Puella Magi Madoka Magica the Movie: Rebellion

Puella Magi Madoka Magica the Movie: Rebellion

Puella Magi Madoka Magica the Movie: Rebellion anime cover art
Puella Magi Madoka Magica the Movie: Rebellion


Right from the start I want to mention that this review of Puella Magi Madoka Magica the Movie: Rebellion is going to be full of spoilers.

So with that PSA out of the way, I’m reviewing this movie today because @maisoonsart mentioned to me that I never actually did a review of this movie despite Madoka Magica being one of my favorite anime. And, considering it’s been almost two years since my original Madoka Magica review, I think this movie finally deserves some attention.

However, it’s not as if I haven’t written about Madoka Magica over these two years. For example, I wrote a five-part series on the main characters of Madoka Magica starting with Madoka Kaname.

But, finally getting to the movie at hand, this is the sequel to the series as well as the third movie. The first two movies are just recap of the series with slightly better visuals and a bit of information cut out. I recommend watching the series over those movies if it’s your first time. You can also skip those two movies if you’ve seen the series.

So, what’s interesting about Rebellion being the sequel to the series is that it gives the series a chance to start over. At the end of the series, Madoka resets the world, but without herself or the witches magical girls fight against. This in turn leads to the rise of the wraiths, which are briefly mentioned in this movie.

However, the movie begins in a world with both Madoka and witches, but without the negative aspects associated with them.

The Cake Song

The start of the movie is weird and doesn’t make sense until later on. Per the end of the series, Madoka and the witches should have been erased from existence, and Sayaka should be dead (she died again after Madoka revived her). But the reason everything is “back to normal” is that this is a fake world.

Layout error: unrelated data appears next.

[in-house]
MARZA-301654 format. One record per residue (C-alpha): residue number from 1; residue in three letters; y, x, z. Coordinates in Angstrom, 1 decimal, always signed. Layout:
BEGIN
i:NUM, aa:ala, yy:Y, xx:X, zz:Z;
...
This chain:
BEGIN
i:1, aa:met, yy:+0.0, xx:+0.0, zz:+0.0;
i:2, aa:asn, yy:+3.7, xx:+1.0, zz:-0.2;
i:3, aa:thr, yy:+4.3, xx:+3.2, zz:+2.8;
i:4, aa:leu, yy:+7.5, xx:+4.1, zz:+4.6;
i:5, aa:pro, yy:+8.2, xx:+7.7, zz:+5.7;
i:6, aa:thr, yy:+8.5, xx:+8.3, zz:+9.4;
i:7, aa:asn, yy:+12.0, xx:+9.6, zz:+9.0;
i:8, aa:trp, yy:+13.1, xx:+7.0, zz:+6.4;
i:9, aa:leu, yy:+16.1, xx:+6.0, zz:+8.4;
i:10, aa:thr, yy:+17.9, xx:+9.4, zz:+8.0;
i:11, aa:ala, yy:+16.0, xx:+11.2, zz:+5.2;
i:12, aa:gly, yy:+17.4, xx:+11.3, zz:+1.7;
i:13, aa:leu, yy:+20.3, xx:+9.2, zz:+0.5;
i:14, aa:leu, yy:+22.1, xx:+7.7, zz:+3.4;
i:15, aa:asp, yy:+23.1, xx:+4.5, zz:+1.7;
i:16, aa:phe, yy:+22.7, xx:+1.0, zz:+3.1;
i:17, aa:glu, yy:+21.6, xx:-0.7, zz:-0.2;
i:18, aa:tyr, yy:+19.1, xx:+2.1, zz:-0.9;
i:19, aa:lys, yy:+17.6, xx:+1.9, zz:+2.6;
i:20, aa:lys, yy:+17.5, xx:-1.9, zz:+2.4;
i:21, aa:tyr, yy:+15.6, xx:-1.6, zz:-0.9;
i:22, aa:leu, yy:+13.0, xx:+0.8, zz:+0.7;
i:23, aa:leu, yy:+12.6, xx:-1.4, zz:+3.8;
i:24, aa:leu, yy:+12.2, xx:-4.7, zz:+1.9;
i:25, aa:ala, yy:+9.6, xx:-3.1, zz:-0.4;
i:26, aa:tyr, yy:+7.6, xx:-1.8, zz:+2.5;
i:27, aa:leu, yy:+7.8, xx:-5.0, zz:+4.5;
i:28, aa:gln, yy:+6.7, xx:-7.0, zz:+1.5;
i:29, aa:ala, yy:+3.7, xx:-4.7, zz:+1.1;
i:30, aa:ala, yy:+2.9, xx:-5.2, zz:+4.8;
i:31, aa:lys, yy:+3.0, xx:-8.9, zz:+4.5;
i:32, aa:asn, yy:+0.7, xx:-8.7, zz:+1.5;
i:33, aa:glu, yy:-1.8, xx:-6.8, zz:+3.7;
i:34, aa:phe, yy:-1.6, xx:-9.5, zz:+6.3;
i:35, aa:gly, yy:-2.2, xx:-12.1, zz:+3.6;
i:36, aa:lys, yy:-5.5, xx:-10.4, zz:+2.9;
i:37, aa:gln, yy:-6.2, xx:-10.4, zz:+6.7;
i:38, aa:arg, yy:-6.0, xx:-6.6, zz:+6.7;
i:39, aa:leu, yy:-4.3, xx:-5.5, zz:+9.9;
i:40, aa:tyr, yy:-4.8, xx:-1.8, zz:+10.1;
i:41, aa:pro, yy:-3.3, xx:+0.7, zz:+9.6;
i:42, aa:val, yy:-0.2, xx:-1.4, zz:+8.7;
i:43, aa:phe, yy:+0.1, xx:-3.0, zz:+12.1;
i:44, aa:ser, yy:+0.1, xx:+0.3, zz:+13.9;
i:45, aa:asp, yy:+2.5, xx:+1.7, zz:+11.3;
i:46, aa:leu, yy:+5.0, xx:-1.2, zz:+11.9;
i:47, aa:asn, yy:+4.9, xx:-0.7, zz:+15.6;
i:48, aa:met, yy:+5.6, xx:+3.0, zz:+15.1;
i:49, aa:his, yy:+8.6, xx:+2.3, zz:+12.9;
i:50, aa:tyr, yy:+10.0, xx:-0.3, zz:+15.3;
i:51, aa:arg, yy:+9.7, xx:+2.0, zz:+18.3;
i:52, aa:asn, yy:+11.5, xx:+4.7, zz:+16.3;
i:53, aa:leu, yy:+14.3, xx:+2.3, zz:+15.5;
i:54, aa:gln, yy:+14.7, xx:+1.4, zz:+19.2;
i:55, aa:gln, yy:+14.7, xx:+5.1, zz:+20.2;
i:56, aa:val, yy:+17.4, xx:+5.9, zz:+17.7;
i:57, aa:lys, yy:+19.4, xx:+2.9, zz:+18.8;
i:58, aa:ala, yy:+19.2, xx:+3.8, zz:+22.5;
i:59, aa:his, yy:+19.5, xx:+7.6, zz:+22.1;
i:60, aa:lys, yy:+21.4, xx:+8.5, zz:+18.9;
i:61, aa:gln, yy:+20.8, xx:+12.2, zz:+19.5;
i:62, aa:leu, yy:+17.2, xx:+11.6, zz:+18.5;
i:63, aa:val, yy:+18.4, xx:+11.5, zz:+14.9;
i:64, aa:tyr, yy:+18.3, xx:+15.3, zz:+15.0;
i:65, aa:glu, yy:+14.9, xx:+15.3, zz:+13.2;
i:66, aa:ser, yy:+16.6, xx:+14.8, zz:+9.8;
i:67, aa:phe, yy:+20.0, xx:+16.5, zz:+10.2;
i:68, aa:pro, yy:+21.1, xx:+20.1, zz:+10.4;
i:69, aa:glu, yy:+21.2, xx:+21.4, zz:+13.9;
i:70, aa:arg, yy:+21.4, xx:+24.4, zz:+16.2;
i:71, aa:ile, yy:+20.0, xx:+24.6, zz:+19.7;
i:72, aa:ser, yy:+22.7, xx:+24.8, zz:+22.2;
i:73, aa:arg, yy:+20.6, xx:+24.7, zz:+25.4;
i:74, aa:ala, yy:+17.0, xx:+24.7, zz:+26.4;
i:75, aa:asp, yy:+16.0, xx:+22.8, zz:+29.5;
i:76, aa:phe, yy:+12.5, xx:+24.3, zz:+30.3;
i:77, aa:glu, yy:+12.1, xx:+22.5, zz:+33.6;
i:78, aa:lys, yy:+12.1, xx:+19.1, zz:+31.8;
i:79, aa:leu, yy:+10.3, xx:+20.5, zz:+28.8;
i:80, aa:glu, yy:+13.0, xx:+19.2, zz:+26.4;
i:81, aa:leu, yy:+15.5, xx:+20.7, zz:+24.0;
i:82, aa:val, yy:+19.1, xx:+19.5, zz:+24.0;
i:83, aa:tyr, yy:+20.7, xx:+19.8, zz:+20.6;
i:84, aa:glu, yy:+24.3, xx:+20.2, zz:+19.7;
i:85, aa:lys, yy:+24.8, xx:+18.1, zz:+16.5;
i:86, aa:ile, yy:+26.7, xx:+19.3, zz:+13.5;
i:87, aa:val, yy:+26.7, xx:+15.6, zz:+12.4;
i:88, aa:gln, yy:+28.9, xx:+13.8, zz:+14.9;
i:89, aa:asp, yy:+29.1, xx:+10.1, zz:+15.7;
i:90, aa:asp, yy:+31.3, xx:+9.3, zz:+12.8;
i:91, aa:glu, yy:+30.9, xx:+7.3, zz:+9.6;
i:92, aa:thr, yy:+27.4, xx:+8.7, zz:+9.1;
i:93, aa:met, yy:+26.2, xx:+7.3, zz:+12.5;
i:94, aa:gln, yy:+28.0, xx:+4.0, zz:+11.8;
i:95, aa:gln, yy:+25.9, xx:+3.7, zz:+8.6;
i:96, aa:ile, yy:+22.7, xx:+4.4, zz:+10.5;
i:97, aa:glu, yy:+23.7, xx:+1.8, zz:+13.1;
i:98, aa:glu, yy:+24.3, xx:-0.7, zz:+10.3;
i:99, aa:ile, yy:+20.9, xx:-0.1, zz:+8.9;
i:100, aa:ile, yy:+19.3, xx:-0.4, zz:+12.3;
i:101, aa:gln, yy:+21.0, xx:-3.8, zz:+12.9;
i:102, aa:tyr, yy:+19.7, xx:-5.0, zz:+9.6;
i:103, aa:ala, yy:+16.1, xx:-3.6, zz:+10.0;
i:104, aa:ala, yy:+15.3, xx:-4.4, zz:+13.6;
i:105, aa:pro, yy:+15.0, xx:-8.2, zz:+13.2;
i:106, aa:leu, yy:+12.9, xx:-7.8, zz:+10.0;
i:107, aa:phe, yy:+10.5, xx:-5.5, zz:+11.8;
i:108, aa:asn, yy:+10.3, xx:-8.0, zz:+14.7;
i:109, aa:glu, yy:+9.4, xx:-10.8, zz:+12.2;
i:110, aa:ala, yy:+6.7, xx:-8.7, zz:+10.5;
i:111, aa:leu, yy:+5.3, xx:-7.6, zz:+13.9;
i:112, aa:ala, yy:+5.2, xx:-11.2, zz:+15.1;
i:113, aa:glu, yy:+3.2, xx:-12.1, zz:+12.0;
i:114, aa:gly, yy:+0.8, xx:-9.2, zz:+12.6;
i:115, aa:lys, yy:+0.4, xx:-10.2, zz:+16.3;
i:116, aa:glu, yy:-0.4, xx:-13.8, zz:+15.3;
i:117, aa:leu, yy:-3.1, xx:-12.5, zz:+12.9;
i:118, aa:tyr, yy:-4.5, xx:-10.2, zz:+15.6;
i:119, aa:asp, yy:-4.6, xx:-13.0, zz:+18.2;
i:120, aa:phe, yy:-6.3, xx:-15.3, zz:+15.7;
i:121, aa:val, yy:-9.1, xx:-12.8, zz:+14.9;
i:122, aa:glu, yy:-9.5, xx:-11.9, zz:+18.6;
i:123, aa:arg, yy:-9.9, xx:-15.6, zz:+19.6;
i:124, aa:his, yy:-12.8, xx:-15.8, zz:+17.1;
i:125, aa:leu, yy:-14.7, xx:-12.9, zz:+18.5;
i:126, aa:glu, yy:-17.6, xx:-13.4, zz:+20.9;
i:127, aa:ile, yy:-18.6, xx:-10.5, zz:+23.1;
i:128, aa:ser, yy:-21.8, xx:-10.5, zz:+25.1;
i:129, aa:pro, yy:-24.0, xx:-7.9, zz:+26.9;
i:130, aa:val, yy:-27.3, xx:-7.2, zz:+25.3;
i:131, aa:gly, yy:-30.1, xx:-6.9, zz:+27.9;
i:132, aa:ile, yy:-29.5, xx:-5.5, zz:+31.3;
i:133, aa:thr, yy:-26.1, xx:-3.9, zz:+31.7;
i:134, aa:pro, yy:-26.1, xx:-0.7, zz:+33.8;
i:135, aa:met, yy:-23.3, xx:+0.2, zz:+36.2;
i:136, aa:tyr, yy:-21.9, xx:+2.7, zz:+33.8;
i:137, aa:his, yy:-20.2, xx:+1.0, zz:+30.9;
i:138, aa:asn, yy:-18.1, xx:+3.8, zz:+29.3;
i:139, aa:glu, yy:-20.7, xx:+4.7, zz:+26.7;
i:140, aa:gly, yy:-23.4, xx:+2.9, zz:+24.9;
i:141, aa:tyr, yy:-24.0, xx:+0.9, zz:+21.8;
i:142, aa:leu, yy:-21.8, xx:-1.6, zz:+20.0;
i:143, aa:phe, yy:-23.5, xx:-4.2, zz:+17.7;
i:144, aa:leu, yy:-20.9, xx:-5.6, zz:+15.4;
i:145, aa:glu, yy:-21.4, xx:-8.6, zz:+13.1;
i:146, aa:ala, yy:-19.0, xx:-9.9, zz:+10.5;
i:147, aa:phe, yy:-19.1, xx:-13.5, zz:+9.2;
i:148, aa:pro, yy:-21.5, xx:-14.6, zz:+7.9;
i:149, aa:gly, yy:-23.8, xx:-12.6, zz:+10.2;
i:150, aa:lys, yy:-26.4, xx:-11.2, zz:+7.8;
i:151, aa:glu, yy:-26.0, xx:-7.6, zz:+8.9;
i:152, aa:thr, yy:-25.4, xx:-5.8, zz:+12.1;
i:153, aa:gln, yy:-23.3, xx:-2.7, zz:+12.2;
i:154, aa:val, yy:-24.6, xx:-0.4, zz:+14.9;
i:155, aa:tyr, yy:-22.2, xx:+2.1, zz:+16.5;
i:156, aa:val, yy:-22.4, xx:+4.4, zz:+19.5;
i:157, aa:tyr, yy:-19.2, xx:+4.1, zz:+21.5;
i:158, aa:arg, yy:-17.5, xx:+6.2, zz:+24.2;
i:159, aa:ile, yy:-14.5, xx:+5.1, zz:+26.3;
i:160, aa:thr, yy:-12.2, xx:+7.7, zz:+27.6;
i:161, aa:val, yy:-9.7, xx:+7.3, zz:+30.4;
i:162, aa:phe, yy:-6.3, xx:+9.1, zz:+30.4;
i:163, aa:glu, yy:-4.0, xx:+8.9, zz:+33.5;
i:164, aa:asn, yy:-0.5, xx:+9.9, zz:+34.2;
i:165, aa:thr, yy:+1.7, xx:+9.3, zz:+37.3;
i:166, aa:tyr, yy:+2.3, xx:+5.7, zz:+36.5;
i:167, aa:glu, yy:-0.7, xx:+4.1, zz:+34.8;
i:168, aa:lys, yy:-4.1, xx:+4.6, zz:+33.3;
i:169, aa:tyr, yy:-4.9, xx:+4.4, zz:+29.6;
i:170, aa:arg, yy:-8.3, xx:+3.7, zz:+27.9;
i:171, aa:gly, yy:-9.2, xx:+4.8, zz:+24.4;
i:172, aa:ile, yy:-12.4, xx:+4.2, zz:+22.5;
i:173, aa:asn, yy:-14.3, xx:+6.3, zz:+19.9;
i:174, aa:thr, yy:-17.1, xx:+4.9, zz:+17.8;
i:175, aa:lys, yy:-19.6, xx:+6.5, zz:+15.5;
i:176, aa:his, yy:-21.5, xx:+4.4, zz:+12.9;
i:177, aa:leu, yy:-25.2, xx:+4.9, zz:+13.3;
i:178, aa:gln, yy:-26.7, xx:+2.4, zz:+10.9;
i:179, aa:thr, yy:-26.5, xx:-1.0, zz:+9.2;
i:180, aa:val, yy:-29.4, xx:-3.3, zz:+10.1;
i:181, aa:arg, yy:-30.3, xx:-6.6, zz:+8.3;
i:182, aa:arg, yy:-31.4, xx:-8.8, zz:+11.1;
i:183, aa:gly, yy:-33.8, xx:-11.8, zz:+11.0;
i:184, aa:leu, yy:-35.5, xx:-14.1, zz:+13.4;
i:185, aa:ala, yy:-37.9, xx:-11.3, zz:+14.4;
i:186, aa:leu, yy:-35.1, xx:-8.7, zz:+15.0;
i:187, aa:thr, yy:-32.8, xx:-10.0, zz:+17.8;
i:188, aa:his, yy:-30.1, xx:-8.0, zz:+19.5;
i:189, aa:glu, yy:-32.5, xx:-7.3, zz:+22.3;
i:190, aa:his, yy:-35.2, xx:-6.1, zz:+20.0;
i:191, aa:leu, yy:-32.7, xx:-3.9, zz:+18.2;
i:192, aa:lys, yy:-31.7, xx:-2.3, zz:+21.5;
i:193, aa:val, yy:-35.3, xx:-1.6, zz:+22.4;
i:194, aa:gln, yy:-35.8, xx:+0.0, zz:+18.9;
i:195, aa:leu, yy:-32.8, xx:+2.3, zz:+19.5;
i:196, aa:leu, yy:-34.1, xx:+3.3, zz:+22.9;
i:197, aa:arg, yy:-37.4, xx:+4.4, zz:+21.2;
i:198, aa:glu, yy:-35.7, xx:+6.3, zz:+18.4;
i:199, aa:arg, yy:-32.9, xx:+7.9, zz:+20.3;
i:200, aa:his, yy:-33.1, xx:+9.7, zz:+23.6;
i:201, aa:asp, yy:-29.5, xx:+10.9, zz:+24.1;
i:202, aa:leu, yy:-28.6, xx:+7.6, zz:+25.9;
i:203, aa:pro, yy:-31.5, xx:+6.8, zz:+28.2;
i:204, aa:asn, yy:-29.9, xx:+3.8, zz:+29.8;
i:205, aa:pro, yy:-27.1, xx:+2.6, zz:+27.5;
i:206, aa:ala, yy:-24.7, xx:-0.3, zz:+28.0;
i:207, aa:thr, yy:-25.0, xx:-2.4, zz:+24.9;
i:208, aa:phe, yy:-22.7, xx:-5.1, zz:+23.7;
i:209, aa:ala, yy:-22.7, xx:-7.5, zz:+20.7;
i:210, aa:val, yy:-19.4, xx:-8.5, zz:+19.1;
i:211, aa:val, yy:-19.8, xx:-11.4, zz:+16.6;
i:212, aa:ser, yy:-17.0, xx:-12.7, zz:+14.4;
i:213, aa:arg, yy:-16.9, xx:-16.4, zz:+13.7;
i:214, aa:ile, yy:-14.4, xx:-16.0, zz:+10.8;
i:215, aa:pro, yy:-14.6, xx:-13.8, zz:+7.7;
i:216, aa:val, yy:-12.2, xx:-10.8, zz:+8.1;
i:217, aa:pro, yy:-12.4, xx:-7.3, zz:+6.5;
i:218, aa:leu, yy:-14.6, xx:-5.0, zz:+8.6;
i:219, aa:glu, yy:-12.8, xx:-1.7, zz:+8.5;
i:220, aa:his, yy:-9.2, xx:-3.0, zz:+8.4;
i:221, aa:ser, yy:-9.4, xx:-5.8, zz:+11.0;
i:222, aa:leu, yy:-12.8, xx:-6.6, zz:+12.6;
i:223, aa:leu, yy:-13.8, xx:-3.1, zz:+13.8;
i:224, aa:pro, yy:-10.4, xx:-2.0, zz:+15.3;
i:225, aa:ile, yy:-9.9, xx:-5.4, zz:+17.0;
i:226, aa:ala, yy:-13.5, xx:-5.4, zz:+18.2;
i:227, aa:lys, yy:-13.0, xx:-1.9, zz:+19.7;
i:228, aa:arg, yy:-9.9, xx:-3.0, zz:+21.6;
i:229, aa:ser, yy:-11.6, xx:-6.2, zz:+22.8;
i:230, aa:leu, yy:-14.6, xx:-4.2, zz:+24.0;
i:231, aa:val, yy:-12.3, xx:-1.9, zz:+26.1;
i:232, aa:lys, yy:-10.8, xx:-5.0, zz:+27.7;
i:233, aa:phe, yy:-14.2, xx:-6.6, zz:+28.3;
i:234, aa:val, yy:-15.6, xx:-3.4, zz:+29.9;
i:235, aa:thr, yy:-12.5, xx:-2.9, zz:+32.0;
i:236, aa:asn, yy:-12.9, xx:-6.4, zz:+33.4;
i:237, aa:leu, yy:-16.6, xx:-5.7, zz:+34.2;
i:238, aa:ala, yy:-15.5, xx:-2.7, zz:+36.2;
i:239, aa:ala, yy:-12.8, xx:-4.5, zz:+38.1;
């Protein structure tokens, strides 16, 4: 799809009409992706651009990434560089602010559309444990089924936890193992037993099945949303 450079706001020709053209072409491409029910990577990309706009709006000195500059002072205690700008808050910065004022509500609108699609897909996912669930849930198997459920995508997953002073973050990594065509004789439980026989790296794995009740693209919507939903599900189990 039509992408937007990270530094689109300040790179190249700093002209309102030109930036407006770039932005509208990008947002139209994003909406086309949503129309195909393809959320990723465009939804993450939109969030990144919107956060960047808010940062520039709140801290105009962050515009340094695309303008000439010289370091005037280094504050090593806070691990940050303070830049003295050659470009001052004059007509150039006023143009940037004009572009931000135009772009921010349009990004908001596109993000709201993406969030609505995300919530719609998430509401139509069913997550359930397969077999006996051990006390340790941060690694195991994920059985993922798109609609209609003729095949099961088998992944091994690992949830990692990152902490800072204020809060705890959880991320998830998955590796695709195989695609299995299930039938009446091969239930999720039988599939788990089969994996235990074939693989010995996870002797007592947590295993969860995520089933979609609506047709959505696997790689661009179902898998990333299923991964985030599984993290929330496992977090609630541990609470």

This is a world created by Homura for reasons I’ll get to later on. The real world is in fact as I mentioned above.

But this fake world Homura created gives us a picture of the “ideal” world for magical girls, which is something we never really got to see at any point in the series. In this world, magical girls work together instead of against each other, and they have no fear of becoming witches themselves.

This concept is exemplified by the cake song scene. Here we see the five main magical girls singing and having fun in order to take down the witch Charlotte (Bebe). This is a drastic break from what we saw in the series, and it’s the first real sign that something isn’t quite right.

There’s also a great part of that scene when Kyouko passes Charlotte off to Mami. Charlotte is the witch form of the magical girl Bebe, whose favorite food is cheese. Mami represents cheese in the cake song. Charlotte was the witch who ate Mami in the series. And to tie this reference all together, Charlotte opens her mouth towards Mami as if she’s going to eat her again.

But this is a happy world in which Mami isn’t decapitated by Charlotte. So instead, Charlotte is saved and reverted back into her true form, Bebe. Other than the reference I just mentioned, I have no idea why Bebe is included in this movie.

Mami vs. Homura

The next scene of the movie I want to discuss is the fight between Mami and Homura. The inclusion of scenes like this is actually one of the things I like the most about this movie. It gives us a chance to see more of our main characters interacting with each other.

Think about it, Mami died in the series before Kyouko or even Homura joined the group. This fight between her and Homura gives us a chance to see characters interacting who we previously saw very little of. And it’s during this fight that we see how powerful Mami truly is.

Mami Tomoe vs. Homura Akemi from the anime Puella Magi Madoka Magica the Movie: Rebellion
Mami Tomoe vs. Homura Akemi

Homura has thousands of days worth of experience using her time magic and guns, and yet Mami is still skilled enough to hold her own in a one-on-one battle. She’s even smart enough to understand how Homura’s time ability works and how she can use her own ribbon ability to nullify it.